Source: Accident and Emergency Nursing - Category: Emergency Medicine Authors: Tags: Arch Acad Emerg Med Source Type: research
Conclusion: It seems that naloxone is not a completely safe medication even in opioid-naïve patients, and administrating adjusted doses of naloxone even in opioid-naïve methadone intoxicated patients may be logical. PMID: 32259115 [PubMed - as supplied by publisher]
Source: Accident and Emergency Nursing - Category: Emergency Medicine Authors: Tags: Arch Acad Emerg Med Source Type: research
Conclusion: Based on the findings, 98% of TIS cases had respiratory acidosis. Higher doses of ingested drug and longer time interval between ingestion and admission were associated with severity of ABG disturbances. PMID: 32259113 [PubMed - as supplied by publisher]
Source: Accident and Emergency Nursing - Category: Emergency Medicine Authors: Tags: Arch Acad Emerg Med Source Type: research
Conclusions: The study revealed that there was a higher prevalence of vitamin D3 insufficiency in epileptic children receiving valproate monotherapy compared with healthy children. Vitamin D3 supplementation should be given to all epileptic children even before initiation of anti-epileptic drugs. PMID: 32259112 [PubMed - as supplied by publisher]
Source: Accident and Emergency Nursing - Category: Emergency Medicine Authors: Tags: Arch Acad Emerg Med Source Type: research
Publication date: Available online 8 April 2020Source: Biochimica et Biophysica Acta (BBA) - Molecular Cell ResearchAuthor(s): Eduardo A. Sagredo, Alfredo I. Sagredo, Alejandro Blanco, Pamela Rojas De Santiago, Solange Rivas, Rodrigo Assar, Paola Pérez, Katherine Marcelain, Ricardo Armisén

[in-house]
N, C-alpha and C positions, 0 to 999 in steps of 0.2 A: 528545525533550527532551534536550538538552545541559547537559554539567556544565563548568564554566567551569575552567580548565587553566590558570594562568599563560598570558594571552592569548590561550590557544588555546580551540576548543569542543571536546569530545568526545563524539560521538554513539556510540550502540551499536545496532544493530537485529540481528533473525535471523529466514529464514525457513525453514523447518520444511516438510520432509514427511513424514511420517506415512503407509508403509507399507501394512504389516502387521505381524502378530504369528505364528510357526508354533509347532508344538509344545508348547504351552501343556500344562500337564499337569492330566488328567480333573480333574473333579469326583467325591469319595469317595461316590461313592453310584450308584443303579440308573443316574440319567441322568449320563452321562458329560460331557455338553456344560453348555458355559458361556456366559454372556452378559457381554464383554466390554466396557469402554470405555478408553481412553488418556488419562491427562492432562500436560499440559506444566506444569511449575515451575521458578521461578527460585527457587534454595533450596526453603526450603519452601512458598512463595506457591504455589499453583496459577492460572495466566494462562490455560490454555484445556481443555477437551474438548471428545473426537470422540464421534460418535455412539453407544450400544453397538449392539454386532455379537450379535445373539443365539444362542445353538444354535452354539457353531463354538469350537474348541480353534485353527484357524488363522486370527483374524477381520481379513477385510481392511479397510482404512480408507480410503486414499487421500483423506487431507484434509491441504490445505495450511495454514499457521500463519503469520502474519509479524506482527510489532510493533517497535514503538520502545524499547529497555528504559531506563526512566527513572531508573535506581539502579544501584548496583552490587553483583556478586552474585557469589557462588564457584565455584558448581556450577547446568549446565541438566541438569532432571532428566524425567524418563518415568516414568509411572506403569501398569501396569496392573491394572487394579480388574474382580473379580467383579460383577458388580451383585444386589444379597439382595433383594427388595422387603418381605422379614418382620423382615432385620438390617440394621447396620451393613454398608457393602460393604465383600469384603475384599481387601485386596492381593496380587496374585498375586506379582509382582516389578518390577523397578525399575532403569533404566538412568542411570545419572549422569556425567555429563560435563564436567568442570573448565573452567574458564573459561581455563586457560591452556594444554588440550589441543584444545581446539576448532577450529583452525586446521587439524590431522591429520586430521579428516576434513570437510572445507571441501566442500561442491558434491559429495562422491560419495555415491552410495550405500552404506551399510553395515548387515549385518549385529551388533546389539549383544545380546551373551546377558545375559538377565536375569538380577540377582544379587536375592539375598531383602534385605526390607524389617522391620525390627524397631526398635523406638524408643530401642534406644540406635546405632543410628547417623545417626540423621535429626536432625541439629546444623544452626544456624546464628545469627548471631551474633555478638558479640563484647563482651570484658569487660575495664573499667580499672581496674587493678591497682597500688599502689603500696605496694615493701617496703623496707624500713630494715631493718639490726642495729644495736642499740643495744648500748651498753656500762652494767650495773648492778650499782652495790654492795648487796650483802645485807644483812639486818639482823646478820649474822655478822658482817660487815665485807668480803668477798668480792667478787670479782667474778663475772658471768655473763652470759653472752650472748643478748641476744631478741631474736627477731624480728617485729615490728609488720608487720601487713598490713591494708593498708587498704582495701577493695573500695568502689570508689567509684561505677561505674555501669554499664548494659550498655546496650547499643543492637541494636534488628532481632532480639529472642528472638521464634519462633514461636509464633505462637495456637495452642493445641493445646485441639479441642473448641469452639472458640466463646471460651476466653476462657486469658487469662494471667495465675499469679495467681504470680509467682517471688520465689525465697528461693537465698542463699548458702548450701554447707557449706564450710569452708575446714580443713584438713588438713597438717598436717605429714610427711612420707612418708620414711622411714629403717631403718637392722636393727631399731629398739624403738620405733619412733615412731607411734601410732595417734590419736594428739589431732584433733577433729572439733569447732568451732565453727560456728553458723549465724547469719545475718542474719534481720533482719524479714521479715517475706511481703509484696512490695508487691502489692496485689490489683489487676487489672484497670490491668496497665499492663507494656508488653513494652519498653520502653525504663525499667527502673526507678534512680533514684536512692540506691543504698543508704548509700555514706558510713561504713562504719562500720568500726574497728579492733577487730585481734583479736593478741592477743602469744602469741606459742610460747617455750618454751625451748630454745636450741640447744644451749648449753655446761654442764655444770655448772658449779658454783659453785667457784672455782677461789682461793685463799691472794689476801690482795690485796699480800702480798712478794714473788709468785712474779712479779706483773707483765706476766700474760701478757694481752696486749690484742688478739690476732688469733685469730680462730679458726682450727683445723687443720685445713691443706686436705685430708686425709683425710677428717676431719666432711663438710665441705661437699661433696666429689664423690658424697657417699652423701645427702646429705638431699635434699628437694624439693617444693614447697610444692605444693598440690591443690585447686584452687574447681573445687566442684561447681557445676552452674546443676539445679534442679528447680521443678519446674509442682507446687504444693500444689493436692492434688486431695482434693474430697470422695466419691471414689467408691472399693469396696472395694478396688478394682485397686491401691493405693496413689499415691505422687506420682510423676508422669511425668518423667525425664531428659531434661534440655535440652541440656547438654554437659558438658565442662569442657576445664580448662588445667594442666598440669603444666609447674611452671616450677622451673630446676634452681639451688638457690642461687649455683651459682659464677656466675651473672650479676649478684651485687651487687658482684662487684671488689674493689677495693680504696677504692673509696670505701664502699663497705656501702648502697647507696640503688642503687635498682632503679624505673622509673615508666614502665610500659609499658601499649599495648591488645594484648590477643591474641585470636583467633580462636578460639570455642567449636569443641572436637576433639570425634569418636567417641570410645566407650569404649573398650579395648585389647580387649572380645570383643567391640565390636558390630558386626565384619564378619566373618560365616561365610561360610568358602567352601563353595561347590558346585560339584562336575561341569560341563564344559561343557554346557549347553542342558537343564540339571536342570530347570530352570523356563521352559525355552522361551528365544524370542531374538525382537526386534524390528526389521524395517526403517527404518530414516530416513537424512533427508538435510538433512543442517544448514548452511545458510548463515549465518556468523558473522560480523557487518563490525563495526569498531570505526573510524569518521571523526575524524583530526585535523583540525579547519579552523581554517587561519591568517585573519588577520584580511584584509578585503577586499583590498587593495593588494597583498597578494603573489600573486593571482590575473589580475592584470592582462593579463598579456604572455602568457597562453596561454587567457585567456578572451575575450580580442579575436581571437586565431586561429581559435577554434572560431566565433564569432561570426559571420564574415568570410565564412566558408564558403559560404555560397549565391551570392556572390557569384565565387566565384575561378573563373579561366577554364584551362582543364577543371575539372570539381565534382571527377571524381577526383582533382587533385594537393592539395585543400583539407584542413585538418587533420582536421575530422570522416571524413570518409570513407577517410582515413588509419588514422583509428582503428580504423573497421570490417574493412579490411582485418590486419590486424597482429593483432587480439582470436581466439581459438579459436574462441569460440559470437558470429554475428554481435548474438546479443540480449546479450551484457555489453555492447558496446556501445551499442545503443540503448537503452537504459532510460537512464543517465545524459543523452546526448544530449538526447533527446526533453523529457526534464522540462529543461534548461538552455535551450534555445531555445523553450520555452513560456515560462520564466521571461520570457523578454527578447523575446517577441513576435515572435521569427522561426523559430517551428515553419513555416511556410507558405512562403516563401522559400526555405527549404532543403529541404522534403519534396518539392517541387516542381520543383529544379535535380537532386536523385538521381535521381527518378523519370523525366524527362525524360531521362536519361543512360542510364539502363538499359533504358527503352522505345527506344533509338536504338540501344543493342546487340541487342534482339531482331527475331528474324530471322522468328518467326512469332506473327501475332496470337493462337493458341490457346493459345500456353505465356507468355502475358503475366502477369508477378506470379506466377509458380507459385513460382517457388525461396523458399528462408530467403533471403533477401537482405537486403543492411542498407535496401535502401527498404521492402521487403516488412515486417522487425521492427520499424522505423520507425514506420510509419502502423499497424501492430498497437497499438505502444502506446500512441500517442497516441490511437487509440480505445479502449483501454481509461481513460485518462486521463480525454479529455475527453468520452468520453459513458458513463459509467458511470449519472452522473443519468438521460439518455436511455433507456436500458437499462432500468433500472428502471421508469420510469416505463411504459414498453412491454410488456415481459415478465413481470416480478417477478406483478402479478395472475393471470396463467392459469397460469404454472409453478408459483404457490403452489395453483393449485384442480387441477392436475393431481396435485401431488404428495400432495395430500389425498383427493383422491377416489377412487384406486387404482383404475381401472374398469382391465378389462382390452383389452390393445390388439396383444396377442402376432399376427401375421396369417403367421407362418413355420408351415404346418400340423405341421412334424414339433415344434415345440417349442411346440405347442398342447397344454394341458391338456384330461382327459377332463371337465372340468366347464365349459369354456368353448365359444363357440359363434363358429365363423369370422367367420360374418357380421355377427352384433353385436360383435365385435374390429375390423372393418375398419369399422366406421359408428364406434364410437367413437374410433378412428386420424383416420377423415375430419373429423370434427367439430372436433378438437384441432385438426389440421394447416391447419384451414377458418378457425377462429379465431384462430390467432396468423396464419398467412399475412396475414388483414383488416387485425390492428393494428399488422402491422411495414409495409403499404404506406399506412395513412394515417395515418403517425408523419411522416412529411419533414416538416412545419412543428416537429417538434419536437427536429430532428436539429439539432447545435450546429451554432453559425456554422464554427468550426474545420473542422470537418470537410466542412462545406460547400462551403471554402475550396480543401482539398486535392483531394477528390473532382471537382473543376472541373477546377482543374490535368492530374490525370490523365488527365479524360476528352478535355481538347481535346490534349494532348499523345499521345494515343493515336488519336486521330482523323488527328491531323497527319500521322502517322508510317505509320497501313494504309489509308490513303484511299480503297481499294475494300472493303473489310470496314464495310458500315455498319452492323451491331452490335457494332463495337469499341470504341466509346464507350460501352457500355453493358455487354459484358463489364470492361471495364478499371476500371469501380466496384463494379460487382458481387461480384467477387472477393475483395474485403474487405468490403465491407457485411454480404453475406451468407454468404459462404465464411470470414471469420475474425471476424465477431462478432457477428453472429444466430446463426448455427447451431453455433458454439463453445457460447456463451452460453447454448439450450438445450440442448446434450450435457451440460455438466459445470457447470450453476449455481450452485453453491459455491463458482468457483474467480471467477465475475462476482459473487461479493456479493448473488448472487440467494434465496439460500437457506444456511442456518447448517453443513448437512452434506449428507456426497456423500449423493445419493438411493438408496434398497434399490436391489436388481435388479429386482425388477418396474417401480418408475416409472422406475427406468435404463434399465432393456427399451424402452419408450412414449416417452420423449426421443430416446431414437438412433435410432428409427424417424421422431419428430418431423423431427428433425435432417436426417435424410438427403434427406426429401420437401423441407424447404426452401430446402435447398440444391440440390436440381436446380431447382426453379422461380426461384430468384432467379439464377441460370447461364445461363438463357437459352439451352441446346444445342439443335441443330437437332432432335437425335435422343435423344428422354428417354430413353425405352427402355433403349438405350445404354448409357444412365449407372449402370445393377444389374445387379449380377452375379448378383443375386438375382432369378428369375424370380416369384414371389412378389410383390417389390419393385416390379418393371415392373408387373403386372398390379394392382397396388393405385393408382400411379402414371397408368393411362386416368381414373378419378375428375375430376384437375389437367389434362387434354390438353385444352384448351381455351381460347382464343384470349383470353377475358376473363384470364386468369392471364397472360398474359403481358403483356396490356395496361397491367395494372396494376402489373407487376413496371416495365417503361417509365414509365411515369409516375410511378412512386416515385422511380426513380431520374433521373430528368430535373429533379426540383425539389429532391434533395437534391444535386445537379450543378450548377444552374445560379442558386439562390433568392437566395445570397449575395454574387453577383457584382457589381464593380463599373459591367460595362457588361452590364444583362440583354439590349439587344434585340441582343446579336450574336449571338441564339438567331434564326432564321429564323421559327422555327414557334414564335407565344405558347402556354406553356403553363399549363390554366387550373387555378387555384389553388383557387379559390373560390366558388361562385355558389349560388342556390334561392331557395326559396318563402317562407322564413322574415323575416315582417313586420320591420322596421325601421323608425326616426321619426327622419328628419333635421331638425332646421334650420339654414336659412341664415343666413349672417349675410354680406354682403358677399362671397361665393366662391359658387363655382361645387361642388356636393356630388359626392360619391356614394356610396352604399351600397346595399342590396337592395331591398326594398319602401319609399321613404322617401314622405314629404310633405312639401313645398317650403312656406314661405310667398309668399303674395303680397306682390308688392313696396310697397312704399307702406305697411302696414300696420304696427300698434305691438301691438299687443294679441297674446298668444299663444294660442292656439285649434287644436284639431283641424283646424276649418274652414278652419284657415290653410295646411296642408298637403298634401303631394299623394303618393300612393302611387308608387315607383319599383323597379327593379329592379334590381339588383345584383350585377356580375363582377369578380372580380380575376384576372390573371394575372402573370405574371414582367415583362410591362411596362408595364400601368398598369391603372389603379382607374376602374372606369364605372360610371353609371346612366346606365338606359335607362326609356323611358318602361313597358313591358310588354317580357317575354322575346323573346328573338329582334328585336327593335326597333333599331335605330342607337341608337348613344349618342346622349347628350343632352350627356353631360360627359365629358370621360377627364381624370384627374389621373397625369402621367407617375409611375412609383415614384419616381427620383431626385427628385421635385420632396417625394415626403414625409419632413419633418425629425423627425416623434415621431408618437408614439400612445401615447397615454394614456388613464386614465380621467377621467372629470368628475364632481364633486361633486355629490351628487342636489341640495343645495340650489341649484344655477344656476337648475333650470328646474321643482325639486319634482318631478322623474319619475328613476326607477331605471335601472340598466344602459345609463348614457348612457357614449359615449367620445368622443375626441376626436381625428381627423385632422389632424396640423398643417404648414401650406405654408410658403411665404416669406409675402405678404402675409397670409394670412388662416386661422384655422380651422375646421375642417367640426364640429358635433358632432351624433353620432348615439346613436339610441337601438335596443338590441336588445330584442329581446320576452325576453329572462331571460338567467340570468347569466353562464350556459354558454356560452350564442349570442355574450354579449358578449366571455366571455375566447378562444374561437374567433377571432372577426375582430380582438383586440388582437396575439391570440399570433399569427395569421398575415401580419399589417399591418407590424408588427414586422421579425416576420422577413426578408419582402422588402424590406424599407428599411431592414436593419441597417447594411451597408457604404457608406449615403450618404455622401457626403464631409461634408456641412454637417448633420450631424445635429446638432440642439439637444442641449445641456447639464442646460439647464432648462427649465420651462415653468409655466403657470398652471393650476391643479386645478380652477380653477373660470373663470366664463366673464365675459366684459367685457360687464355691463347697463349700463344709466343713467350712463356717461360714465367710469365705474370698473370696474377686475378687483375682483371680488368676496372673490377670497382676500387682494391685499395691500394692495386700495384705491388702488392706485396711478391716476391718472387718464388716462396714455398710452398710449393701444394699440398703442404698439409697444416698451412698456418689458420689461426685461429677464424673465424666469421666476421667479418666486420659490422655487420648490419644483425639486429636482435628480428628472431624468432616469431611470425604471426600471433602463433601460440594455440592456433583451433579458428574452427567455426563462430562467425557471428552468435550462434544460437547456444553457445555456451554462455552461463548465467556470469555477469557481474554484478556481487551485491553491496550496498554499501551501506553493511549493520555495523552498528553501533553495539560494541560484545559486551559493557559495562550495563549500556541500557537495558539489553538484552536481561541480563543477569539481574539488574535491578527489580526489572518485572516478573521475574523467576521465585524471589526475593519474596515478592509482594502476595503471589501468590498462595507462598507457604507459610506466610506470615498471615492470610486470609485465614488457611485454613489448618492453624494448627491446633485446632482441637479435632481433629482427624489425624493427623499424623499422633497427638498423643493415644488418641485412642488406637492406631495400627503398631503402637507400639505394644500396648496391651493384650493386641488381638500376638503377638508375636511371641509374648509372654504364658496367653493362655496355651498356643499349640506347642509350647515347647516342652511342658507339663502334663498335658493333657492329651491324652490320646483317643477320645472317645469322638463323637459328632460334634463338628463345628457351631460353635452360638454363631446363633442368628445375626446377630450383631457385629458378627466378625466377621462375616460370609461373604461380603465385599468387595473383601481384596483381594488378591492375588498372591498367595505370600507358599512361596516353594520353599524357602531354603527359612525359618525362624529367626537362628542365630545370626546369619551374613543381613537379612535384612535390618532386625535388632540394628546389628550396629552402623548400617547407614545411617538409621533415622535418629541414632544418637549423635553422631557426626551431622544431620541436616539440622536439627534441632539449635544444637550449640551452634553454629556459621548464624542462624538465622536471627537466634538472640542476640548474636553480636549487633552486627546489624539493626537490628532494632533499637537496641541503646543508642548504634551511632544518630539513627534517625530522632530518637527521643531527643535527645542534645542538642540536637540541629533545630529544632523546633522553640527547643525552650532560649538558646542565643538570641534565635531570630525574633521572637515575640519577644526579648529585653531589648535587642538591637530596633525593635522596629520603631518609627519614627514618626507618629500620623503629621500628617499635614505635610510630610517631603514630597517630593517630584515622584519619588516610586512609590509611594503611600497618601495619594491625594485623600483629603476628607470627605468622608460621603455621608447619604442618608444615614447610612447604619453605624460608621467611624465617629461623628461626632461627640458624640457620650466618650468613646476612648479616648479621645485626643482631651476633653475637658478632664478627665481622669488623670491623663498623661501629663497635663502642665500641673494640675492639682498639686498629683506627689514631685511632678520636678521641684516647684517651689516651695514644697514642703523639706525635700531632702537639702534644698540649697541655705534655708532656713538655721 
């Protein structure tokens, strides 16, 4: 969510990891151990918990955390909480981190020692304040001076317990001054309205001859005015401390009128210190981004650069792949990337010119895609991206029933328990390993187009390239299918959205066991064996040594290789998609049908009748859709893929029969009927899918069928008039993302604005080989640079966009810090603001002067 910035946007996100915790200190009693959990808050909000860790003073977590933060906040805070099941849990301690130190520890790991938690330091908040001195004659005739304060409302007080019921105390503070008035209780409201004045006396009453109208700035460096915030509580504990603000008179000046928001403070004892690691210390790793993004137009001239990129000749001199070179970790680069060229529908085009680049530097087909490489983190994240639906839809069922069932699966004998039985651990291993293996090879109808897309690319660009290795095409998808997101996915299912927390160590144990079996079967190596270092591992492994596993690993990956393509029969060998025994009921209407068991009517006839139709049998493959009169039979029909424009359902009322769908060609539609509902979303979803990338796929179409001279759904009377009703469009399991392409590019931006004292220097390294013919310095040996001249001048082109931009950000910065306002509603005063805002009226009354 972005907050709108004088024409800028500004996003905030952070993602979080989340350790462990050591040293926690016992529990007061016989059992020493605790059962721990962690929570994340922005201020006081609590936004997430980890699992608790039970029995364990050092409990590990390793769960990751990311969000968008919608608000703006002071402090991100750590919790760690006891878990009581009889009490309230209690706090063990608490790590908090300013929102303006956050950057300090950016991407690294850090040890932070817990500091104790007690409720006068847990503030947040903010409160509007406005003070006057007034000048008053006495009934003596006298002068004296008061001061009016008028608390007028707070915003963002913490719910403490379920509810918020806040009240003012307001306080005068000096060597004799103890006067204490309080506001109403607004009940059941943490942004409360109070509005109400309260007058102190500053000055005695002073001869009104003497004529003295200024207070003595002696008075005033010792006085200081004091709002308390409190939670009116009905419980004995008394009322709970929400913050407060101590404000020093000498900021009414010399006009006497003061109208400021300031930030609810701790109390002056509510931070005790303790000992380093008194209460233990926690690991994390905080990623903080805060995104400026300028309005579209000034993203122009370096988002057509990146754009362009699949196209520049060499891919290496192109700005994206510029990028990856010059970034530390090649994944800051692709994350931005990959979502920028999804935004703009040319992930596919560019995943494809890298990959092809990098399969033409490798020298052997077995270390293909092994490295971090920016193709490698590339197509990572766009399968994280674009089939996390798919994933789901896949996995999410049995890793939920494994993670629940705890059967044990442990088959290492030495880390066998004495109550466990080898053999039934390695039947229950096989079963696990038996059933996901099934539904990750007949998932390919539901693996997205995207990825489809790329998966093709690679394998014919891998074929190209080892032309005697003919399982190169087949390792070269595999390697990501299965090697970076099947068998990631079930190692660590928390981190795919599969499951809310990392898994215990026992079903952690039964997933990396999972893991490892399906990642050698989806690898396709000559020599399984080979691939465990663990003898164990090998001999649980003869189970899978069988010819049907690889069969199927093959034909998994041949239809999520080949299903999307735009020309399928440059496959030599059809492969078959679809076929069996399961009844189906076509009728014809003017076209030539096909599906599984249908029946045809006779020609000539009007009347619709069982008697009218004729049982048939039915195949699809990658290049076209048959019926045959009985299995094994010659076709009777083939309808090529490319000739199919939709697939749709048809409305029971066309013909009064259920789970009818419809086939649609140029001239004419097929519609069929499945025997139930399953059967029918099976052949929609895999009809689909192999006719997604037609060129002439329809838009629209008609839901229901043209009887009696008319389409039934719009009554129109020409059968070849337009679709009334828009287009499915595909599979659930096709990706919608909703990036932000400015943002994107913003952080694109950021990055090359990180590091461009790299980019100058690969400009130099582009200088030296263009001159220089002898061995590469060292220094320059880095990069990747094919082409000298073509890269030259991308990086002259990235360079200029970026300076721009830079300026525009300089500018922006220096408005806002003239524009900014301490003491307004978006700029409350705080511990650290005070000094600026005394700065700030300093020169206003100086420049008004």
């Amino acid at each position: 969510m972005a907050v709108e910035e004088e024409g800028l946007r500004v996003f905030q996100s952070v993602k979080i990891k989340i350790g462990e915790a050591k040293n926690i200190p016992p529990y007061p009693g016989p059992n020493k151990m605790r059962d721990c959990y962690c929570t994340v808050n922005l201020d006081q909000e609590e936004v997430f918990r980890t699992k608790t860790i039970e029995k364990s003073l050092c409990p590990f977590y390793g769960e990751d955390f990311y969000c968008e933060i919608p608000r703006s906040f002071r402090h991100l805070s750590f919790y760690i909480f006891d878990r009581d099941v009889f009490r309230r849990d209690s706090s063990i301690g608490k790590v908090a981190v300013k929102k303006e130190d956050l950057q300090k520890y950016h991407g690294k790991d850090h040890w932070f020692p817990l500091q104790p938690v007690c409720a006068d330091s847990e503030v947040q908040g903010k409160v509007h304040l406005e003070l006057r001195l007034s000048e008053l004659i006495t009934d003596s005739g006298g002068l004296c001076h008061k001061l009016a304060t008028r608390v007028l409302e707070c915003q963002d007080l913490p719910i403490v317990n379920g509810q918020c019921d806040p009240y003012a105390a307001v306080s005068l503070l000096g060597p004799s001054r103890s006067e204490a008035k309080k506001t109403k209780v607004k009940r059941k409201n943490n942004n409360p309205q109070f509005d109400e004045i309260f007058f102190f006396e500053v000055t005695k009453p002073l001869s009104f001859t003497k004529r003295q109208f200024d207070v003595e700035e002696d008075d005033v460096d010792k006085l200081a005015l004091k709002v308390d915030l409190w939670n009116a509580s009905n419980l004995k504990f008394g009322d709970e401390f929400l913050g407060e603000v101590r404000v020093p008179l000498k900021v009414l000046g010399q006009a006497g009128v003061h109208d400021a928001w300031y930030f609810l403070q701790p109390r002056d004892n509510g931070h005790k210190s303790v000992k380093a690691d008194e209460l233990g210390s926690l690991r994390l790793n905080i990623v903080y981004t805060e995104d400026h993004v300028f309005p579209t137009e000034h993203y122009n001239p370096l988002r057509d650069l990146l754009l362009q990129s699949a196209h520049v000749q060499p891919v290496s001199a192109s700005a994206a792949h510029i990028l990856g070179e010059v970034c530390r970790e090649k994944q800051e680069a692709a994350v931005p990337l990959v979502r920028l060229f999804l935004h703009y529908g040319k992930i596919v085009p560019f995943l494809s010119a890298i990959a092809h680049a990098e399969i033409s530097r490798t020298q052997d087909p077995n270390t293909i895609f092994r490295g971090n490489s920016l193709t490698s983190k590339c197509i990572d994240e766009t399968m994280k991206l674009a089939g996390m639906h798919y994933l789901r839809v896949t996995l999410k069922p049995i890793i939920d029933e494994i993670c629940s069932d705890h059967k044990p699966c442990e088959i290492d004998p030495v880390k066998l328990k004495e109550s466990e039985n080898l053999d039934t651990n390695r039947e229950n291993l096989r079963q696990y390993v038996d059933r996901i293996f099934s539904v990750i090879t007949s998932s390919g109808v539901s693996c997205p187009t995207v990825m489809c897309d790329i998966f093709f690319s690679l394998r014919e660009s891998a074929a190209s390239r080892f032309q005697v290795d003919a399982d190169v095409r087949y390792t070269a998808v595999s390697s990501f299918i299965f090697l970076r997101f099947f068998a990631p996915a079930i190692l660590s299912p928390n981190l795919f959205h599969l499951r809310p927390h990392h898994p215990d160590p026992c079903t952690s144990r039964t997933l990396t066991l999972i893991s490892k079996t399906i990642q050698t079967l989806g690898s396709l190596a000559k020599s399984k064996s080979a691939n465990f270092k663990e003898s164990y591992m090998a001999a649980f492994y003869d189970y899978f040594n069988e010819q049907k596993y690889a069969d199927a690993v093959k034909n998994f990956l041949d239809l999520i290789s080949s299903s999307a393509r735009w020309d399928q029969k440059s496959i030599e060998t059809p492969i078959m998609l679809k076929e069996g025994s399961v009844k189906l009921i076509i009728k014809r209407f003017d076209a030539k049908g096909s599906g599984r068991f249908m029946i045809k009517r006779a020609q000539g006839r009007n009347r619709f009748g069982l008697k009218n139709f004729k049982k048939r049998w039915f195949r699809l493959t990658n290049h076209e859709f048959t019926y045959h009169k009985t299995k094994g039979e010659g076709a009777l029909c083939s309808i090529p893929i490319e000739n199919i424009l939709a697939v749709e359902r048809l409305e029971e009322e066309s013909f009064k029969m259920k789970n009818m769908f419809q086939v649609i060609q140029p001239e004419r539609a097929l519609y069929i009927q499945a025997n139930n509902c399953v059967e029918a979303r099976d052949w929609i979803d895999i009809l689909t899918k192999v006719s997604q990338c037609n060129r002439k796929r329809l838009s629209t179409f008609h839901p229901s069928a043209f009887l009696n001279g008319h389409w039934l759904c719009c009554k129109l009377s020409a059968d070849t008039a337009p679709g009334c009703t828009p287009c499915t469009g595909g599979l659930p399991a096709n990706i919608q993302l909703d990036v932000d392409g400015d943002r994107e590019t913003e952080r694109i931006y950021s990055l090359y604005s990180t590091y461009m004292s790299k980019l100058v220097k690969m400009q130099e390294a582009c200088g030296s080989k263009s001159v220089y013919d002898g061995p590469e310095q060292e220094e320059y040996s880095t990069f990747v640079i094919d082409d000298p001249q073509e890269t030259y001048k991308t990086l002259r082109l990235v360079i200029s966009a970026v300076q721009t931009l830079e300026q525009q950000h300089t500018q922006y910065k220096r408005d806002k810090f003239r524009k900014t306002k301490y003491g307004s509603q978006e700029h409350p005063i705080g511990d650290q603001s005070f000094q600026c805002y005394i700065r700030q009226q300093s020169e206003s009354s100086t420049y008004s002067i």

Source: Biochimica et Biophysica Acta (BBA) Molecular Cell Research - Category: Molecular Biology Source Type: research
Publication date: Available online 8 April 2020Source: Biochimica et Biophysica Acta (BBA) - Molecular Cell ResearchAuthor(s): Da-Lin Zhang, Jia-Mei Wang, Tong Wu, Xin Du, Jing Yan, Zhen-Xian Du, Hua-Qin Wang
Source: Biochimica et Biophysica Acta (BBA) Molecular Cell Research - Category: Molecular Biology Source Type: research
Research into cancer, heart disease, HIV, MS, Alzheimer ’s, gene therapy, opioid addiction, epilepsy, blindness — all abruptly stopped in mid-March.
Source: bizjournals.com Health Care:Biotechnology headlines - Category: Biotechnology Authors: Source Type: news
Conclusion: The COVID-19 pandemic has led to challenging decision-making about treatment of critically unwell patients. Low-dose prednisolone and tacrolimus may have beneficial impacts on COVID-19. The mycophenolate mofetil picture is less clear, with conflicting data from pre-clinical studies. There is no definitive evidence that specific cytotoxic drugs, low-dose methotrexate for auto-immune disease, NSAIDs, JAK kinase inhibitors or anti-TNFα agents are contraindicated. There is clear evidence that IL-6 peak levels are associated with severity of pulmonary complications. PMID: 32256705 [PubMed - as supplied by publisher]
Source: Ecancermedicalscience - Category: Cancer & Oncology Tags: Ecancermedicalscience Source Type: research